other pilot would gladly leave the traffic pattern and simply
wait for me to call them once I was on the ground, in my car, leaving
the airport. Turns out he was right! Luckily for all of us I made it safely around. 

Once in the car headed for home, I dialed Carmen first. She didn't
even wait for me to explain when she asked if I had soloed. I
explained that I had and that I was not really too afraid when I did
it. She quickly congratulated me and said she was proud of me. I
called my parents next. After several calls to their house the result was still
the same...no answer. Finally I tried my Fathers cell phone and
this time he answered. I spoke about the process coming up in
preparation for the cross country phase of flight training after
explaining my emotions with soloing. My father explained that he and
my mom were over my sisters house for her birthday party. He
congratulated me and explained that he was proud of me before passing
the phone on to my sister. She too was curious about my milestone in
aviation and I reexplained it all from the beginning. I am sure she
could sense how excited I was.

After the phone calls on my way home I began to more deeply reflect on
what had just transpired less than 1 hour before. I recalled the
similar level of nervous excitement I felt some 16 years before when I
began to drive a car on my own. Even deeper my thoughts gathered
remembering how similar the process had been in learning to drive a
car. With my father explaining everything to me as carefully as he
could and patiently correcting my mistakes. I felt saddened with the
time that has passed since that training, and how sentimental and
cherished a thought it had become though deeply burried in my memory.
How inescapably we all quickly age and how when looking back I too
have sort of come of age.

I feel very fortunate to have had the experiences I have had in my
life. I believe I have a wonderful loving family that supports me in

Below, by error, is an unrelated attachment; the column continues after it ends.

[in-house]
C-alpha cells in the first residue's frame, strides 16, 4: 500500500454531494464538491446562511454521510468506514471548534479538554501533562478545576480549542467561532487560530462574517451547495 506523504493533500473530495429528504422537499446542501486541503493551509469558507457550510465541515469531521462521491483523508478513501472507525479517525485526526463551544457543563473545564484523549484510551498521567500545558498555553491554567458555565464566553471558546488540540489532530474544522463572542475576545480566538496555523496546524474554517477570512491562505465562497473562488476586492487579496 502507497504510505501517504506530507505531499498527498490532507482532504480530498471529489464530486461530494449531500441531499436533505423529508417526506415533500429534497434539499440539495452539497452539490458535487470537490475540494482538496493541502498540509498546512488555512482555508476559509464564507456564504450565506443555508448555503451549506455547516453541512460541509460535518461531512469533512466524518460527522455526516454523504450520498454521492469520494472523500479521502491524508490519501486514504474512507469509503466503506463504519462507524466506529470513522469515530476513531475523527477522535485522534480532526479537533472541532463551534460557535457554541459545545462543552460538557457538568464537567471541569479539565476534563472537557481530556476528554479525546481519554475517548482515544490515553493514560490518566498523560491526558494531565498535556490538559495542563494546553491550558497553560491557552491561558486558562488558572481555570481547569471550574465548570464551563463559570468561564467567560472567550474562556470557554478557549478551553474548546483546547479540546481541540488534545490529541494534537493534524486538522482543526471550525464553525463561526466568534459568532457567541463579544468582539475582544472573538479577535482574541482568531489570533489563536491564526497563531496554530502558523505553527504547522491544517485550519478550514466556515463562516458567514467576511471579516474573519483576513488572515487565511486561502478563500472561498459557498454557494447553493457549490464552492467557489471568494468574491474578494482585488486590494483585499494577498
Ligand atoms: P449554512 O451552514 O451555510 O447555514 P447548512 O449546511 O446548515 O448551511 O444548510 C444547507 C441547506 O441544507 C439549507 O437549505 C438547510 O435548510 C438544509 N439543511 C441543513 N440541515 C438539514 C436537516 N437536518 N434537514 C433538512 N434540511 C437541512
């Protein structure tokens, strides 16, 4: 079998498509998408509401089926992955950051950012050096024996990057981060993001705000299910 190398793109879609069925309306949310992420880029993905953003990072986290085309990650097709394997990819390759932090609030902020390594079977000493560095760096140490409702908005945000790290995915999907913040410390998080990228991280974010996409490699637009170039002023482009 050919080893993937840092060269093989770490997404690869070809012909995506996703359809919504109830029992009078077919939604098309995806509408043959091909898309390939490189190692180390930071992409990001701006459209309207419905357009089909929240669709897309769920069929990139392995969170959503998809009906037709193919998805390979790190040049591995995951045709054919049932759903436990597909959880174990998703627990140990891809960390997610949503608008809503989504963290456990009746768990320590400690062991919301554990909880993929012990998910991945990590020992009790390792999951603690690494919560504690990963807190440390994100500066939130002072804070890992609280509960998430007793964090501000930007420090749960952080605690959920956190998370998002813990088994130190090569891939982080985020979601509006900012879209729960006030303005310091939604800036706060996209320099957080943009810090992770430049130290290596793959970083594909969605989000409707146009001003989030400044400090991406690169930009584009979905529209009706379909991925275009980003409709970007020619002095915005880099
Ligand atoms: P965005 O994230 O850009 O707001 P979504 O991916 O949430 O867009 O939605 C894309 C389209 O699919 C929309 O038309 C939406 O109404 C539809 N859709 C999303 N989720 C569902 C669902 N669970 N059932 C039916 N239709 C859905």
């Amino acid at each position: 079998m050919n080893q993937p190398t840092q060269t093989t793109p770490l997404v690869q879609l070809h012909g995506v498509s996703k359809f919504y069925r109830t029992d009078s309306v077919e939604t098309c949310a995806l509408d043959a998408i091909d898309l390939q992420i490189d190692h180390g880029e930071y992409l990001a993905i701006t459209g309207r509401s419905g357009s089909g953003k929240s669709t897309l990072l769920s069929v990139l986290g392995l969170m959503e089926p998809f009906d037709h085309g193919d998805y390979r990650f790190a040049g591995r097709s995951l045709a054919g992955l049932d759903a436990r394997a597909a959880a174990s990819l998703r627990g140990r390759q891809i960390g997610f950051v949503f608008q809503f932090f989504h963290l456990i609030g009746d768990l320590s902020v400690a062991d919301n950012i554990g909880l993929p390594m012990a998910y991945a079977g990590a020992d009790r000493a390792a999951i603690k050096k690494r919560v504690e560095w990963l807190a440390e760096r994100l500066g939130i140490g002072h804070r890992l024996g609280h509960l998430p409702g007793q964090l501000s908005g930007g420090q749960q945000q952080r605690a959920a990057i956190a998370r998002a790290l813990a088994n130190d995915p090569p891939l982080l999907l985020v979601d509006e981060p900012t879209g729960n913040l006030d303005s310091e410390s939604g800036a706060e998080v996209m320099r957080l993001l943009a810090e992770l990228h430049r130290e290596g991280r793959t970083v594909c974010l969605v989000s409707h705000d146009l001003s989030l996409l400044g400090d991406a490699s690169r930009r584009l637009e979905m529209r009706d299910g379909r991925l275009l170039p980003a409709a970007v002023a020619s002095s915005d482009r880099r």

all my endevors. Just as the Wright brothers once said, "We were lucky
enough to grow up in an environment where there was always enough
encouragement to children to pursue intellectual interests; to
investigate whatever aroused curiosity. In a different kind of
environment, our curiosity might have been nipped long before it could
have borne fruit." I feel the same with my family and my
opportunities. Interestingly I was only one day from the anniversary
of their solo that occured in Kitty Hawk on December 17, 1903.

A week of milestones, birthdays, and even anniversarys. This week
marks my 8th year at INDOT, Sisters 29th Birthday, and my College
Graduation. In fact it was 8 years ago today that I graduated college.
I started INDOT the day after graduation, December 17, 2001. INDOT was
a company I thought I would work for only 9 months when I began the
day after college. It has now become 25% of my life.

As of this writing it is still fresh in my mind and yet dreamlike.
With time I will look back on this writing and laugh at how little I
knew at the time of my solo. I am sure I will look back at how simple
this was relative to future aviation acomplishments. But as sure as
Wilbur and Orville were pilots after their first flight, I am now too.
I am proud of what I did today and I look forward to my first solo
crosscountry.